Physics Department Launches Ford Fusion Into Orbit Using Ring Road Speed Bumps

The Gustavus Physics Department announced Wednesday evening that they had completed their first successful space launch using the temporary speed bumps in place on Ring Road. The faculty-student research team, led by Chuck Neideriter, fine-tuned their formula over the course of several months to prepare for liftoff. “I came to Chuck with the idea after my friend drove over the speedbumps,” said Michael Copeland, a senior Physics major and the student team lead. “His minivan was in the air for at least 15 seconds. So I thought, what if the car was going 10 times faster?” 

The team eventually settled on a 2009 Ford Fusion for the final launch after demolishing more than 20 vehicles during phase 1 testing. “We tried golf carts, Campus Safety vehicles, and my Hyundai Sonata. But the Fusion was the golden ticket,” explained Copeland.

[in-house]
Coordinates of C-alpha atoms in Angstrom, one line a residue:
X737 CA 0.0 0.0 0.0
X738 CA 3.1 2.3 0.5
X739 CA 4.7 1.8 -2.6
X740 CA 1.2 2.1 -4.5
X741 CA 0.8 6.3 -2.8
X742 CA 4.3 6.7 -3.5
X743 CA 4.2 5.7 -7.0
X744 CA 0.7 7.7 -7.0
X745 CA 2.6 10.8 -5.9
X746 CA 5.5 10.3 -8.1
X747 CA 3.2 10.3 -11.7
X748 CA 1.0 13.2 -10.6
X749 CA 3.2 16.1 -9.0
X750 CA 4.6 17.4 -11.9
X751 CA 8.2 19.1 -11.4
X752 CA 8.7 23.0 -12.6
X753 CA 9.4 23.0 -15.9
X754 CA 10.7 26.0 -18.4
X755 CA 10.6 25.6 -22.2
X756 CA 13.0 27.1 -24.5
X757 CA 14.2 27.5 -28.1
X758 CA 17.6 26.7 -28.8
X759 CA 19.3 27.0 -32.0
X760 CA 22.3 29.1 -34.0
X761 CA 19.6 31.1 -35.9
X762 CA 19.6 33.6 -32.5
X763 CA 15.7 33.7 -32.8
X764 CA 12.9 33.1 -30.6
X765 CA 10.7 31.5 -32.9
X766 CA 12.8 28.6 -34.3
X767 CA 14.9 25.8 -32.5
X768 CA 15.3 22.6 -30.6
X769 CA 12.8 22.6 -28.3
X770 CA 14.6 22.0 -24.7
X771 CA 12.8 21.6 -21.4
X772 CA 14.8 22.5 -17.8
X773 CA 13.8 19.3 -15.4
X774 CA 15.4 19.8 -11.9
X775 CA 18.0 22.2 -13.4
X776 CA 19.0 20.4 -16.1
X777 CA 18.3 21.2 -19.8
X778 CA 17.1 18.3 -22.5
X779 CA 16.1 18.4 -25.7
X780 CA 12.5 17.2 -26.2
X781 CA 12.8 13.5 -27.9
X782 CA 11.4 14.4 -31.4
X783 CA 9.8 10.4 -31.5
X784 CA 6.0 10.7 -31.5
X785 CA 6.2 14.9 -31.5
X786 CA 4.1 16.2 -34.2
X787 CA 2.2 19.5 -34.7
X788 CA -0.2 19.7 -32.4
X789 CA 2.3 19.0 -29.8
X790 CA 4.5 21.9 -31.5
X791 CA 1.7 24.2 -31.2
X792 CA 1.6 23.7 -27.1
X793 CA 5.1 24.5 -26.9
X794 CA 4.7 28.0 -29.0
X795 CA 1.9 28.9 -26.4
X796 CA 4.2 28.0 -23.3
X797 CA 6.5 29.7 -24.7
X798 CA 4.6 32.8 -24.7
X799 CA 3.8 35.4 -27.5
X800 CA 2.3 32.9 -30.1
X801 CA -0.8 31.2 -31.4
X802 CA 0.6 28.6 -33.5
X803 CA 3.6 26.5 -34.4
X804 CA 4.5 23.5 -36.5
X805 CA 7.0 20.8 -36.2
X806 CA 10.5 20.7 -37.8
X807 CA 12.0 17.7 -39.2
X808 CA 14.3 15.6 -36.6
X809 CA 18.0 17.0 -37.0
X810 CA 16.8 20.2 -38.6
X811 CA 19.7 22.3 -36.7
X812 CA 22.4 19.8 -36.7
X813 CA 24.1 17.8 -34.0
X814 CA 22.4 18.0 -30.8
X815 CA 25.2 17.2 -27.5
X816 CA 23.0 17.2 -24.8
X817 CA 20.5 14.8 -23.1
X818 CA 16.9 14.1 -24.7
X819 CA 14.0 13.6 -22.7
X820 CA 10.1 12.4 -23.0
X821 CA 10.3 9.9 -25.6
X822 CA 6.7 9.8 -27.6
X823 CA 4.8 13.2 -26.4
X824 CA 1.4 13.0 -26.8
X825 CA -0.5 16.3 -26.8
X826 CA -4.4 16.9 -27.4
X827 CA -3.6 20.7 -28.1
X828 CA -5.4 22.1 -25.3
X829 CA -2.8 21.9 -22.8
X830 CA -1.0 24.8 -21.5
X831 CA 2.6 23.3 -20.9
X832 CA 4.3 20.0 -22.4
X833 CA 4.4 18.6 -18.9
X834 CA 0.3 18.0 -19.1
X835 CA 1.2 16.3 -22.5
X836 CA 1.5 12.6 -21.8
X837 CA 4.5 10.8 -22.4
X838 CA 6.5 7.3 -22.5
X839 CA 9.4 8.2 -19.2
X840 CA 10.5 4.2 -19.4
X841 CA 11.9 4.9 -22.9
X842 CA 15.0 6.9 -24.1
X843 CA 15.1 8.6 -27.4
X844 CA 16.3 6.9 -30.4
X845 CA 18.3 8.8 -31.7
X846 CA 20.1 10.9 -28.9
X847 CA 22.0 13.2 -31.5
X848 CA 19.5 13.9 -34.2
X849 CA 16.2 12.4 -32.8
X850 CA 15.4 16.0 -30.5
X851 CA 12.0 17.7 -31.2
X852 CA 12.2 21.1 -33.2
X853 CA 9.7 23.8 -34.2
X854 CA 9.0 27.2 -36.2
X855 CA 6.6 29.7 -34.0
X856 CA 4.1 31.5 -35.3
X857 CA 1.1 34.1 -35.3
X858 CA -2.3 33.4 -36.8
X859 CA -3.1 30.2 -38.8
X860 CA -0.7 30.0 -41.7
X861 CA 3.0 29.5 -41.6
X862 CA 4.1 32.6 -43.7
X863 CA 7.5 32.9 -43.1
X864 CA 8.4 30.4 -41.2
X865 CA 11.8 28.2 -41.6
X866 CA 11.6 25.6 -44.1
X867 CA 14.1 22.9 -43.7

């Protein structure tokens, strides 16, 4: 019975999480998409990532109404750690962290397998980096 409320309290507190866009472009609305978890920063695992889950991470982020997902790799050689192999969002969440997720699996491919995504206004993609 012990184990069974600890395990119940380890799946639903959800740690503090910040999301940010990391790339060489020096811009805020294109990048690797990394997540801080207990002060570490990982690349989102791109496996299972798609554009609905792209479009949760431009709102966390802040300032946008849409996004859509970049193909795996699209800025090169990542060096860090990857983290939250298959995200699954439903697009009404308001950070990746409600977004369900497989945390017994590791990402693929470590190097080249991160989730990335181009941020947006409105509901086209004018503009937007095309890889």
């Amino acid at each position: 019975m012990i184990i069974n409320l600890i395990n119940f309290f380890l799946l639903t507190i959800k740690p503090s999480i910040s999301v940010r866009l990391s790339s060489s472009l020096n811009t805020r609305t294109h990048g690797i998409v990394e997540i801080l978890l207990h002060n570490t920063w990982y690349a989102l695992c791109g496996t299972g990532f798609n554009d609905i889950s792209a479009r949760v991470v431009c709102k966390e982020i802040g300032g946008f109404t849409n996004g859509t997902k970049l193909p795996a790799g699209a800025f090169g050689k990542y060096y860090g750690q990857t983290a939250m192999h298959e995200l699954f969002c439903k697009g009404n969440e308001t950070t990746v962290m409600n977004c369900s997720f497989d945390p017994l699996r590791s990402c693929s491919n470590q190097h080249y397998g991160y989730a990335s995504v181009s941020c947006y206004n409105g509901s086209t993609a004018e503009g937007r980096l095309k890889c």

Copeland and Neideriter also struggled to find volunteers to ride in the Ford during launch. Ultimately, first year Noah Sutcliffe came forward, citing his interest in space travel. “We’re not really sure what’s going to happen to him,” said Neideriter. “But he seemed really jazzed for the opportunity.” Sutcliffe, armed with several days worth of Caf pizza and a 30-rack of Keystone Light, was instructed to accelerate the Fusion to 150 miles per hour before hitting the first set of speed bumps, which forcefully propelled him upwards and into space. “He clocked in at 192 miles per hour before the car even left the ground,” noted Copeland. “I didn’t think a Ford Fusion could go that fast.” The car-driver duo was scheduled to enter Earth’s orbit early Thursday morning. 

This launch cements Gustavus as the first MIAC school to successfully send a student to space. But despite this achievement, Gustavus community members should refrain from any attempts to recreate their results, according to an email from JoNes VanHecke, Gustavus Vice President of Student Life. “Please use caution when driving Ring Road,” her message warned. “Those bumps are there for a reason, and the reason is not space travel.”

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